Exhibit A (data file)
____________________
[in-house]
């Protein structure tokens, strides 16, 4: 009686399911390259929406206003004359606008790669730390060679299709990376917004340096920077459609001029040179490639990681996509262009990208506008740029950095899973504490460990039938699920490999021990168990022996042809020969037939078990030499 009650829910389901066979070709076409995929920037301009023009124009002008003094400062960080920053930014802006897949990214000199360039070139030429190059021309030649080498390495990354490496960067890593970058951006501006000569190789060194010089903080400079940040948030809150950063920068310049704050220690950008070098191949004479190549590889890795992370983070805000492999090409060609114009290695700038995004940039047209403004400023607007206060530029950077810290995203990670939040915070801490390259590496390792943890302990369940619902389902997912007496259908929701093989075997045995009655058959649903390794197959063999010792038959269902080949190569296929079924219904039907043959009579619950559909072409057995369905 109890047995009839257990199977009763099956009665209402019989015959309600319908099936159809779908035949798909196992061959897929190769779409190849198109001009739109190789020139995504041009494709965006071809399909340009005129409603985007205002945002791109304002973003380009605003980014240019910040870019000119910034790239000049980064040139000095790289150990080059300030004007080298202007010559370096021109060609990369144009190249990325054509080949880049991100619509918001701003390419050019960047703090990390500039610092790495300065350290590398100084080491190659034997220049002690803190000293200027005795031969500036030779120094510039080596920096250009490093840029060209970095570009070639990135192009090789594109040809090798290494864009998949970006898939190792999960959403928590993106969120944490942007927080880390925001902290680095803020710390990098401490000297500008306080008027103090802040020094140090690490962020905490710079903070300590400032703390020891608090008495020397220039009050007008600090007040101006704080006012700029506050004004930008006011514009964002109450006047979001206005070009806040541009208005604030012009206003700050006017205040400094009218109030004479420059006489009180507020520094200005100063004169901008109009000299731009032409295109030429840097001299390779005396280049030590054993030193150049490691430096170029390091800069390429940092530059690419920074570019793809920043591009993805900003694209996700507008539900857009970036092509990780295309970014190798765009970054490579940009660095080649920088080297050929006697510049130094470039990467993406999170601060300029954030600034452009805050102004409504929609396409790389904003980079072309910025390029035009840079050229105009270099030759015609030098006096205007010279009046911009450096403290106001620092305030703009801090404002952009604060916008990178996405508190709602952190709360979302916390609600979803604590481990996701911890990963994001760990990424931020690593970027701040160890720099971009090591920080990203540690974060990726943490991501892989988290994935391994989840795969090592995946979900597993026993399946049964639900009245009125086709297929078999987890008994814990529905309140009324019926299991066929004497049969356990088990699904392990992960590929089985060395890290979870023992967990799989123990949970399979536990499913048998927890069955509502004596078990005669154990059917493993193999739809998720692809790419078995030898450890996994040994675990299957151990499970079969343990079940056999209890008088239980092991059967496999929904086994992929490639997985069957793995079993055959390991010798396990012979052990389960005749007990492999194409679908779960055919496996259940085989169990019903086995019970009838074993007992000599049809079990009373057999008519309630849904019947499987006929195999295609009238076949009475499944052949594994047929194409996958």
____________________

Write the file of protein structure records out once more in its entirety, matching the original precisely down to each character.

[in-house]
């Protein structure tokens, strides 16, 4: 009686399911390259929406206003004359606008790669730390060679299709990376917004340096920077459609001029040179490639990681996509262009990208506008740029950095899973504490460990039938699920490999021990168990022996042809020969037939078990030499 009650829910389901066979070709076409995929920037301009023009124009002008003094400062960080920053930014802006897949990214000199360039070139030429190059021309030649080498390495990354490496960067890593970058951006501006000569190789060194010089903080400079940040948030809150950063920068310049704050220690950008070098191949004479190549590889890795992370983070805000492999090409060609114009290695700038995004940039047209403004400023607007206060530029950077810290995203990670939040915070801490390259590496390792943890302990369940619902389902997912007496259908929701093989075997045995009655058959649903390794197959063999010792038959269902080949190569296929079924219904039907043959009579619950559909072409057995369905 109890047995009839257990199977009763099956009665209402019989015959309600319908099936159809779908035949798909196992061959897929190769779409190849198109001009739109190789020139995504041009494709965006071809399909340009005129409603985007205002945002791109304002973003380009605003980014240019910040870019000119910034790239000049980064040139000095790289150990080059300030004007080298202007010559370096021109060609990369144009190249990325054509080949880049991100619509918001701003390419050019960047703090990390500039610092790495300065350290590398100084080491190659034997220049002690803190000293200027005795031969500036030779120094510039080596920096250009490093840029060209970095570009070639990135192009090789594109040809090798290494864009998949970006898939190792999960959403928590993106969120944490942007927080880390925001902290680095803020710390990098401490000297500008306080008027103090802040020094140090690490962020905490710079903070300590400032703390020891608090008495020397220039009050007008600090007040101006704080006012700029506050004004930008006011514009964002109450006047979001206005070009806040541009208005604030012009206003700050006017205040400094009218109030004479420059006489009180507020520094200005100063004169901008109009000299731009032409295109030429840097001299390779005396280049030590054993030193150049490691430096170029390091800069390429940092530059690419920074570019793809920043591009993805900003694209996700507008539900857009970036092509990780295309970014190798765009970054490579940009660095080649920088080297050929006697510049130094470039990467993406999170601060300029954030600034452009805050102004409504929609396409790389904003980079072309910025390029035009840079050229105009270099030759015609030098006096205007010279009046911009450096403290106001620092305030703009801090404002952009604060916008990178996405508190709602952190709360979302916390609600979803604590481990996701911890990963994001760990990424931020690593970027701040160890720099971009090591920080990203540690974060990726943490991501892989988290994935391994989840795969090592995946979900597993026993399946049964639900009245009125086709297929078999987890008994814990529905309140009324019926299991066929004497049969356990088990699904392990992960590929089985060395890290979870023992967990799989123990949970399979536990499913048998927890069955509502004596078990005669154990059917493993193999739809998720692809790419078995030898450890996994040994675990299957151990499970079969343990079940056999209890008088239980092991059967496999929904086994992929490639997985069957793995079993055959390991010798396990012979052990389960005749007990492999194409679908779960055919496996259940085989169990019903086995019970009838074993007992000599049809079990009373057999008519309630849904019947499987006929195999295609009238076949009475499944052949594994047929194409996958």